Congress should ignore calls to extend expired wind subsidies

Even though the main federal handout for wind energy expired at the end of 2013, Congress is still engaged in debate over whether to extend it. Legislation that renews tax breaks that recently expired is currently working its way through both chambers of Congress, and lobbyists for Big Wind are working overtime to ensure that the wind production tax credit (PTC) is included. Lawmakers should resist these calls from special interests.

American taxpayers and ratepayers have seen little return on their forced investment in wind energy over the past 20 years. Wind power consistently breaks its promises of long-term job creation, economic activity, and affordability. Swayed by special interests in the wind energy industry, they focus on the hopeful prospect of a thriving wind industry while overlooking the real problems that arise from subsidizing it.

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Supporters claim that tax breaks for green energies will encourage innovation, but they overlook the consistent problems with using federal incentives to encourage green energy. These boondoggles routinely fail in practice.  If the private sector is not willing to jump in, is a sign that the energy technology is not economically viable. It simply doesn't make sense for the government to focus taxpayer dollars on energy technologies that have such a low ROI and distort the energy market, while overlooking the energy technologies that the country will rely on.

Despite its poor performance, wind gets an enormous amount of subsidy for very little production, compared to other sources of electricity. Of the total federal financial support for electric power went to wind in 2010, 42 percent went to wind power, even though it generates less than 3 percent of our electricity.

Even though the production tax credit (PTC) expired this past December, eligible wind energy producers can receive $23 in subsidy for each megawatt hour of electricity that they produce. Extending this tax credit for one year would cost $12 billion over the next decade. Given Washington’s spending problem, it simply doesn’t make sense to give so much subsidy to such a narrowly-targeted special interest.

Remarkably, some of the most vocal proponents for extending the PTC are Republicans, the purported party of fiscal restraint and level playing fields. Iowa Republican Sen. Chuck Grassley has been a consistent proponent for extending wind subsidies. This past week in the Senate Finance Committee, Grassley was the member who offered the amendment to add the PTC extension to the underlying bill. And Gov. Sam Brownback (R), despite having made the tax code broader and lower in Kansas, consistently leads the Governors’ Wind Energy Coalition in calling on Congress to extend the tax credit.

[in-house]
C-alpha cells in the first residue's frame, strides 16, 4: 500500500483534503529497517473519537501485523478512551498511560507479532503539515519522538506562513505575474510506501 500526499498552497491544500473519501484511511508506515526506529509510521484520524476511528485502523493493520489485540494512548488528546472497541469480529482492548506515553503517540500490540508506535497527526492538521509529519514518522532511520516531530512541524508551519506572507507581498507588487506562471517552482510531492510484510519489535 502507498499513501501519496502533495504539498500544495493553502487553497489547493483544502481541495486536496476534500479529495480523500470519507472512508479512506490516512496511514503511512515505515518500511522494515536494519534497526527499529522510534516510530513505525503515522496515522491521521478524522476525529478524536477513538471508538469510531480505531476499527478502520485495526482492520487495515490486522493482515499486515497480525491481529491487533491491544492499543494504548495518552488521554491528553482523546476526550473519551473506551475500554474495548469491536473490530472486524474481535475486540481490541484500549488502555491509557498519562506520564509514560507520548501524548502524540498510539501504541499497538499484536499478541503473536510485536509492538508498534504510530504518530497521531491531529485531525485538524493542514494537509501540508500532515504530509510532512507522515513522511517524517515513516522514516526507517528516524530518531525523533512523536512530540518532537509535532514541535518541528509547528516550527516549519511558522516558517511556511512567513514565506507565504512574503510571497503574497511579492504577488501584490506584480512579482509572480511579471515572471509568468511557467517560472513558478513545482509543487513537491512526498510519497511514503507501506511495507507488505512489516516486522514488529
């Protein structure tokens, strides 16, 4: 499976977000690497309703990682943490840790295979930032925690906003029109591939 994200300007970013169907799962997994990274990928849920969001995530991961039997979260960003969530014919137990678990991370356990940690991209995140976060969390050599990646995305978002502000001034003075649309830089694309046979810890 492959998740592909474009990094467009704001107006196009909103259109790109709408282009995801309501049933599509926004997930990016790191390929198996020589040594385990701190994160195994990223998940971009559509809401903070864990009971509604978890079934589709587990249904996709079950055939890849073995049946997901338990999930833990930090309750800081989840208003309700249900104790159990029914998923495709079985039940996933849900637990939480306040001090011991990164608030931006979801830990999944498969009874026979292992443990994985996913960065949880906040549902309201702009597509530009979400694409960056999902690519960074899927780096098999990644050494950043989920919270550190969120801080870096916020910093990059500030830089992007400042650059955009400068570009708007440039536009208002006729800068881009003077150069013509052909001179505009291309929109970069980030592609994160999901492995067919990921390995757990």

With the PTC extension currently included in the underlying bill in the Senate, it’s up to House of Representatives to stop this handout for the wind energy industry from resurrection.

It’s encouraging to see that House Ways and Means Committee Chairman Camp (R-Mich.) did not include an extension of the PTC in tax reform discussion draft he introduced earlier this year. He actually goes even further, in the package proposing to reduce the credit for current beneficiaries to 15 cents per megawatt hour of subsidy until 2024.

Hopefully Chairman Camp will continue his leadership in opposing this misguided handout as his committee considers its version of tax extenders legislation over this summer. AFP calls on the members of the House Ways and Means Committee to be bolder than their counterparts on the Senate Finance Committee in standing up to special interests in the wind energy industry.

If elected officials were truly serious about fostering an environment for the economy to create stable, long-lasting jobs, then they should be enacting policies that lower the overall tax burden—not sending more subsidies to an industry that can’t make in the marketplace without receiving billions in subsidies for decades. Expired wind subsidies should stay expired.

Harbin Hanson is national issues campaign manager for Americans for Prosperity, a conservative advocacy group.